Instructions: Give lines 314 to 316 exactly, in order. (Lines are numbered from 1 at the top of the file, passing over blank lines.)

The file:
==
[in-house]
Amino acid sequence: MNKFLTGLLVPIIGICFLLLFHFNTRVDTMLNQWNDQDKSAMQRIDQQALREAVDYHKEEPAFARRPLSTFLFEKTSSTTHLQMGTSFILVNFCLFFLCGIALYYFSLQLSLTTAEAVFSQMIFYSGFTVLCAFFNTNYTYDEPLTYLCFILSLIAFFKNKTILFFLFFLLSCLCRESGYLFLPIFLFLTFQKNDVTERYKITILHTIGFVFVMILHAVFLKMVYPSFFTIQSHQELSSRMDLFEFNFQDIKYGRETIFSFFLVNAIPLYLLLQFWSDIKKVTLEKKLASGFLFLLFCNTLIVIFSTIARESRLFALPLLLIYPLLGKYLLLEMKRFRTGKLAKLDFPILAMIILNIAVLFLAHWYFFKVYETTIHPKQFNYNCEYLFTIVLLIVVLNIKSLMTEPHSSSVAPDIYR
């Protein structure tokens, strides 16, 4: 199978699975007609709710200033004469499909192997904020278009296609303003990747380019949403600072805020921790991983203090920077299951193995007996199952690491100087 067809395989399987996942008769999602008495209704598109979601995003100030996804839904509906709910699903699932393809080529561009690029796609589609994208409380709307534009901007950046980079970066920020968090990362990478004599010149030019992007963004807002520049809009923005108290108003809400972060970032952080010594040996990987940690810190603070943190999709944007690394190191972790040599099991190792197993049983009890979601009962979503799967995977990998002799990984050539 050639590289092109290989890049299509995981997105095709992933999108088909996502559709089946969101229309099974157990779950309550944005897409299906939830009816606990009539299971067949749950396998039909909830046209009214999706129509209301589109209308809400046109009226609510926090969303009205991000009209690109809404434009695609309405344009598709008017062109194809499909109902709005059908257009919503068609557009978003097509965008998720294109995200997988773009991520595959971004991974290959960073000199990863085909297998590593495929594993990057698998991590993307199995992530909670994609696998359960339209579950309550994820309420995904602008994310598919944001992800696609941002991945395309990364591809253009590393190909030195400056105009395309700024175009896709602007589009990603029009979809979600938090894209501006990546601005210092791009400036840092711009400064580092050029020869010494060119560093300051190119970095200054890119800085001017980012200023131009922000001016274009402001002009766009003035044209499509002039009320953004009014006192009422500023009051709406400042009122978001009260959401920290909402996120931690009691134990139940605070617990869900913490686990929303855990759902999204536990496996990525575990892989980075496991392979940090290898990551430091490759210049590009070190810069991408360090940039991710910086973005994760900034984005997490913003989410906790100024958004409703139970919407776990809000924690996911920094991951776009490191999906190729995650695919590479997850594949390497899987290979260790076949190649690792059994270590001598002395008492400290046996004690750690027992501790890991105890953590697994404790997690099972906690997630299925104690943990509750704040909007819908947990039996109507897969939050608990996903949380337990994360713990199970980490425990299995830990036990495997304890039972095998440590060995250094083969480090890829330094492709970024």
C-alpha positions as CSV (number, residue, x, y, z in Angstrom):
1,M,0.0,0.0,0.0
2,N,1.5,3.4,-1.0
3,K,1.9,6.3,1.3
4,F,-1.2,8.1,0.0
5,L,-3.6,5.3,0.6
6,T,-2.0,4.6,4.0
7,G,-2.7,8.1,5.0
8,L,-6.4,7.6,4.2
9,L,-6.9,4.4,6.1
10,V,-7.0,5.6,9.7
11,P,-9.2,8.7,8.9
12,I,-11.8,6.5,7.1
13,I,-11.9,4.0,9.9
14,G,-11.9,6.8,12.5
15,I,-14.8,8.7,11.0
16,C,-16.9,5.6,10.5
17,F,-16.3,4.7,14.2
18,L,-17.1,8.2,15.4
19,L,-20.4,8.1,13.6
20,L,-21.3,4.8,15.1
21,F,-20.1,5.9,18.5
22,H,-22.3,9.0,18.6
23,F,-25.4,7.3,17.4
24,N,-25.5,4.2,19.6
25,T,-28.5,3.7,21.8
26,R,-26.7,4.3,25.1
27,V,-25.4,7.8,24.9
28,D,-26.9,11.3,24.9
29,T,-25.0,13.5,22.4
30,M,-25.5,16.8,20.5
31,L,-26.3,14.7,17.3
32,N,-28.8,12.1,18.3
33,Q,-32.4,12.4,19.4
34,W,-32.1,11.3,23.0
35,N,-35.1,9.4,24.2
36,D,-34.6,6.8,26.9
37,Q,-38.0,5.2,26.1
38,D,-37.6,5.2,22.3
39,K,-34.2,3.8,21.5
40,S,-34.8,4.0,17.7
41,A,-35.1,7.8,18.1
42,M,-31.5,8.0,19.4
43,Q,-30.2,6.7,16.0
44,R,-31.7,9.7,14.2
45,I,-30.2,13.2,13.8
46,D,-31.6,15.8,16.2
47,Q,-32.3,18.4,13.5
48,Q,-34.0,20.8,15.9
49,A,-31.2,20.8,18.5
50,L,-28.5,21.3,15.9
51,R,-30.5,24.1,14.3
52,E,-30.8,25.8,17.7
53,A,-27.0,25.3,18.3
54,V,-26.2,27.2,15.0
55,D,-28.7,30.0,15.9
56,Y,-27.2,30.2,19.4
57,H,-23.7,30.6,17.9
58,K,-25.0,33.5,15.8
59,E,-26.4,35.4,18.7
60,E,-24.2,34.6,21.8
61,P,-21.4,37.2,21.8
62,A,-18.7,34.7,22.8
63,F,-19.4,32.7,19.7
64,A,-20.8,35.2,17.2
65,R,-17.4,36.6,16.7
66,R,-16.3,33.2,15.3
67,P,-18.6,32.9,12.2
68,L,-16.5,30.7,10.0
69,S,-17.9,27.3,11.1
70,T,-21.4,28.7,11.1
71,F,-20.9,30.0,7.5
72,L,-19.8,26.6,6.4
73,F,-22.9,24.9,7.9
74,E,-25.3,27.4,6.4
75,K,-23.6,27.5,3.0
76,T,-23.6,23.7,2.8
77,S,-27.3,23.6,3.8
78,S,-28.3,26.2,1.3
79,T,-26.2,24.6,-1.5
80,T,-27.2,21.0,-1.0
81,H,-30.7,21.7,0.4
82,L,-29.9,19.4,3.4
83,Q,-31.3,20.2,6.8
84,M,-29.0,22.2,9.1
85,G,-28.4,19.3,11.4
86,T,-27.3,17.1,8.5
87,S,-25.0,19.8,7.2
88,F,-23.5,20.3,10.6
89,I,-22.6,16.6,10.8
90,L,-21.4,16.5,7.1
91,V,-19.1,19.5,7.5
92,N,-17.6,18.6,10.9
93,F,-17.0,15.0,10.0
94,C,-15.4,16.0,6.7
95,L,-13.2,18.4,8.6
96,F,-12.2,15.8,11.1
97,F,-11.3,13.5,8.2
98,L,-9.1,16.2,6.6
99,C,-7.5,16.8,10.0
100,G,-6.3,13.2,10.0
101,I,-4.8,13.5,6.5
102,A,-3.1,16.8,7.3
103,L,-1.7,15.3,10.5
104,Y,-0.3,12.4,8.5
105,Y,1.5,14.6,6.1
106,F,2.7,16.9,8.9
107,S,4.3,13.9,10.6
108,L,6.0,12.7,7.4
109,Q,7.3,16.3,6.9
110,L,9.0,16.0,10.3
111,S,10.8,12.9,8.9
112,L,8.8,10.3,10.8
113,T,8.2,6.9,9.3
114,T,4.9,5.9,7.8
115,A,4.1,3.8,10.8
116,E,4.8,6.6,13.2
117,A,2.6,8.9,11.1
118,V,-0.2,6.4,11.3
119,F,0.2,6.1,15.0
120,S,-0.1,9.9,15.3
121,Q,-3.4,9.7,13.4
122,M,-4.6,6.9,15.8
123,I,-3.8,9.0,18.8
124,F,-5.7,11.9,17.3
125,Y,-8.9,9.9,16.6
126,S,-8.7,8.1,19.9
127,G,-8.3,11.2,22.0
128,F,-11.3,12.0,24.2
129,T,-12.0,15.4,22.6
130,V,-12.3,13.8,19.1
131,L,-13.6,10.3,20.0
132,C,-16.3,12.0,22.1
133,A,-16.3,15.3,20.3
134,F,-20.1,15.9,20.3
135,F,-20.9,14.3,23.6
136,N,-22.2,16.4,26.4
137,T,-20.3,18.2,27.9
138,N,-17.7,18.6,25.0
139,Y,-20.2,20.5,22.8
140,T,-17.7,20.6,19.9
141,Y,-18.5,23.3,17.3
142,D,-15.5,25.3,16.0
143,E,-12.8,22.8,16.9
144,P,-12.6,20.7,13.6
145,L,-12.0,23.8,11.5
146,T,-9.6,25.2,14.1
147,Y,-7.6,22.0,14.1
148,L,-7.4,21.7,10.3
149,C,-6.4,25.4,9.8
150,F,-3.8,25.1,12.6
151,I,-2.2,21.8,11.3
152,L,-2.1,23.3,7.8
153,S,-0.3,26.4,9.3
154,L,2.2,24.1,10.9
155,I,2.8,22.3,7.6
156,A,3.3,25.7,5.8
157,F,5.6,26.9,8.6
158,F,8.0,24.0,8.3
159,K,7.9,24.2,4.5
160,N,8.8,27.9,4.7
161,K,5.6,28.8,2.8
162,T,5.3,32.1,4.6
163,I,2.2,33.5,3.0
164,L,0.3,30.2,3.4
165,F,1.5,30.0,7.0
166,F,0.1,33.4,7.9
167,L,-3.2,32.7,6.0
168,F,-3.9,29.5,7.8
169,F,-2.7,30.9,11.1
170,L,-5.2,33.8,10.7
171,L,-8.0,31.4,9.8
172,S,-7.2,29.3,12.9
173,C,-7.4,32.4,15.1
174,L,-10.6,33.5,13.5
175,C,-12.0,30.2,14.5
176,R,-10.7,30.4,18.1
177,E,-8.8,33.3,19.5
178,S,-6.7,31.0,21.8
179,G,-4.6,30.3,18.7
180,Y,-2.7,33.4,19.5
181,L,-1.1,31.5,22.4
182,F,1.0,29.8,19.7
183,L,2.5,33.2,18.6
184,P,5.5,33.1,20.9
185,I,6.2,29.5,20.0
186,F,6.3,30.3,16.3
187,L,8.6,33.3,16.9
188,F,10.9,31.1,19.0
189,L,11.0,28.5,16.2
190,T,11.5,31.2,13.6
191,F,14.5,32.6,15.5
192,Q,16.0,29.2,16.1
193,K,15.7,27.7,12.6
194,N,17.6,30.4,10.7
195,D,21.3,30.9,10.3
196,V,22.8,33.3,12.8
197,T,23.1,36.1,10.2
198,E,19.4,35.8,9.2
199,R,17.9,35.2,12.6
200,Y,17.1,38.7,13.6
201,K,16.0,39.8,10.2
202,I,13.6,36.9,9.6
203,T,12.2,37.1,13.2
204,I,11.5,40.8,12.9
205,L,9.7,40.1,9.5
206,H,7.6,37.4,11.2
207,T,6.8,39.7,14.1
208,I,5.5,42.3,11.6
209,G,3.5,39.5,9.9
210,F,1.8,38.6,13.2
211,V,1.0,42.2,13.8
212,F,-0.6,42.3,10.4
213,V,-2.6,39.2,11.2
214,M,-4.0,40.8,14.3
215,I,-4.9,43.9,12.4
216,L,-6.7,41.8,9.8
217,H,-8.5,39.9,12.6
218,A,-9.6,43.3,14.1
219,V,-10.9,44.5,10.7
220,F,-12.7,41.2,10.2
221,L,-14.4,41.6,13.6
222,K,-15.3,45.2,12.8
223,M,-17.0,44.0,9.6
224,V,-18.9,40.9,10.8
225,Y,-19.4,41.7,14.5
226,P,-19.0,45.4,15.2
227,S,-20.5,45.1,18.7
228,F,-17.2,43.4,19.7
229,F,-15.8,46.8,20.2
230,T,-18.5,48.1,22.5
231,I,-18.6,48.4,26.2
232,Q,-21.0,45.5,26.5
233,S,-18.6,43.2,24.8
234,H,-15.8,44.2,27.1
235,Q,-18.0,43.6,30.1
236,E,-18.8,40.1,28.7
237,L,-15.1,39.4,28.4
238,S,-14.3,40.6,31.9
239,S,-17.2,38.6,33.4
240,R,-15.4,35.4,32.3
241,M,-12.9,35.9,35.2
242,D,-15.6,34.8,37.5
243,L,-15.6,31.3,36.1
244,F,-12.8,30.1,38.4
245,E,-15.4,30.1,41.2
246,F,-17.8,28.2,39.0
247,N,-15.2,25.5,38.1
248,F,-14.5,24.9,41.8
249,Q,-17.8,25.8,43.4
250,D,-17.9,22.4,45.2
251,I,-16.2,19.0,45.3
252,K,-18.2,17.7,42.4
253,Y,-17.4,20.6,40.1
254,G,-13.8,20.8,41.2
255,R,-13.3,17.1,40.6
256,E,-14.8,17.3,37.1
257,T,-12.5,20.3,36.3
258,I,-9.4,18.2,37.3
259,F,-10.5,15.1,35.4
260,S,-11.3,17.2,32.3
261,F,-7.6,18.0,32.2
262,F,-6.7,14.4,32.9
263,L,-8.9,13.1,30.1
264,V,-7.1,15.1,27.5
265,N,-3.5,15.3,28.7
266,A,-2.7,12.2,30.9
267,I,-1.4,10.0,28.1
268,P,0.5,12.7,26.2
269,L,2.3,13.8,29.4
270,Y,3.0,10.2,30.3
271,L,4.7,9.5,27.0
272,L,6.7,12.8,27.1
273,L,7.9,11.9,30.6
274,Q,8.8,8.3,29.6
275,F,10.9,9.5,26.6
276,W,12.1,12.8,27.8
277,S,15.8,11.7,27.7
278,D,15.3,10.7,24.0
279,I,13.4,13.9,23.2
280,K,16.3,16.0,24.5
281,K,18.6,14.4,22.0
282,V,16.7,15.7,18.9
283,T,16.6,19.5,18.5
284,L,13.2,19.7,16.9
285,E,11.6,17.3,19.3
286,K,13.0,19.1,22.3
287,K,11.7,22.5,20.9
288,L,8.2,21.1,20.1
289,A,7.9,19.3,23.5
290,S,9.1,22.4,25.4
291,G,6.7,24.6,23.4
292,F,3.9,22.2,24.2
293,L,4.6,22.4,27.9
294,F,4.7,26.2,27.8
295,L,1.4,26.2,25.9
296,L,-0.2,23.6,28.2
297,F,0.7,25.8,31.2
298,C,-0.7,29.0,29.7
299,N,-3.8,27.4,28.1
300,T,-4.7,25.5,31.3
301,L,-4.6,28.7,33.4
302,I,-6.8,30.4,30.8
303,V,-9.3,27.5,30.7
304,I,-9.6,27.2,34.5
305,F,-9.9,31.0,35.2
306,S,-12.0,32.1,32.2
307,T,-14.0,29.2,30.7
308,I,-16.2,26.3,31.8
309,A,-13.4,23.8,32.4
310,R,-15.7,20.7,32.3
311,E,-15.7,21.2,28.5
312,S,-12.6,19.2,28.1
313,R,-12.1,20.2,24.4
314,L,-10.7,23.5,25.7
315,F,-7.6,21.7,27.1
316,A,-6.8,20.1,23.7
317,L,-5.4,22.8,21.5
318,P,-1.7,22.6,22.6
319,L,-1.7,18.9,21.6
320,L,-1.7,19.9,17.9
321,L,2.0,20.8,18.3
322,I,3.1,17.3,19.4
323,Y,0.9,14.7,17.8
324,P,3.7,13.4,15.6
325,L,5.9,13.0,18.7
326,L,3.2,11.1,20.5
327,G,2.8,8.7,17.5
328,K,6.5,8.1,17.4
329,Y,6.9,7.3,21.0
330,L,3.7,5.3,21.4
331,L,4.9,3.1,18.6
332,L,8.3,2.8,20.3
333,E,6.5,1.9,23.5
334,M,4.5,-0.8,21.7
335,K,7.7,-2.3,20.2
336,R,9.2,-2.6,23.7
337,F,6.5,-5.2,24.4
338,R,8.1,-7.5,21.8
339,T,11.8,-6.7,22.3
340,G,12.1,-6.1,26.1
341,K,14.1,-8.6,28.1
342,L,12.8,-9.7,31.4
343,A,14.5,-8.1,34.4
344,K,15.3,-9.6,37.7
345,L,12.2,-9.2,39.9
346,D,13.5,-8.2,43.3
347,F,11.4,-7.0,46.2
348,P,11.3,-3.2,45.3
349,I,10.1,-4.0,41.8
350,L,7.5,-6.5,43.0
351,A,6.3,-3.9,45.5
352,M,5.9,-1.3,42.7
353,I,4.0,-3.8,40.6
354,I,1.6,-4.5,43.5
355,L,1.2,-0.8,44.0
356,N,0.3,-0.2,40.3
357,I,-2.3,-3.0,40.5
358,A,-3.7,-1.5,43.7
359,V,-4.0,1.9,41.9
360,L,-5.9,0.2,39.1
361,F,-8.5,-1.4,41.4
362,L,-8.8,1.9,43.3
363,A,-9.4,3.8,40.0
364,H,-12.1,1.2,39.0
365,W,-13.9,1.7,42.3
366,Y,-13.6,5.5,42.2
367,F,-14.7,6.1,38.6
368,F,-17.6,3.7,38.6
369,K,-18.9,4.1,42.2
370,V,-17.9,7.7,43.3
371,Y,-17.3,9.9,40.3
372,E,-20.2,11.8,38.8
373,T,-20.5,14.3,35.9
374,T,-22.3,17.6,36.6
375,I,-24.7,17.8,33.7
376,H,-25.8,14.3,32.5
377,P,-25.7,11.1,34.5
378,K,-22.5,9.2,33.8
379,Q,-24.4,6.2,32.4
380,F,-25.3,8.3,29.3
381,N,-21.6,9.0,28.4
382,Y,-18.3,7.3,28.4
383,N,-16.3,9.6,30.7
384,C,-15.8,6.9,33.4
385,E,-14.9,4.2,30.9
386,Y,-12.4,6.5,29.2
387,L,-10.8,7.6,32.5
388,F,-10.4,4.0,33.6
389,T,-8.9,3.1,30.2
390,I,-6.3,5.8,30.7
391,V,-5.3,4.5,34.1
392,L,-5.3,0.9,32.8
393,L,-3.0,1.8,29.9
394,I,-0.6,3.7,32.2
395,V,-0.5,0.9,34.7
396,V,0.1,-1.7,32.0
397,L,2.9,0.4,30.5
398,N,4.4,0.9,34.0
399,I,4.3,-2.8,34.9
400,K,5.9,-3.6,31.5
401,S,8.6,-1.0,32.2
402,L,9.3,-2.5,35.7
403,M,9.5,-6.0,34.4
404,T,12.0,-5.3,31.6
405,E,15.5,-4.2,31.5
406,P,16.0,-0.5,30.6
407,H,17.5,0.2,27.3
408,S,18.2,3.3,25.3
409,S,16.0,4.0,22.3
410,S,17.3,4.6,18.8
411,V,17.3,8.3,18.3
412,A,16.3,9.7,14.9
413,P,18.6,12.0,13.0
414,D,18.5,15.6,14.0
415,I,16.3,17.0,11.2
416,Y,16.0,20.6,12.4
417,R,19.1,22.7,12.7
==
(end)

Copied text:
310,R,-15.7,20.7,32.3
311,E,-15.7,21.2,28.5
312,S,-12.6,19.2,28.1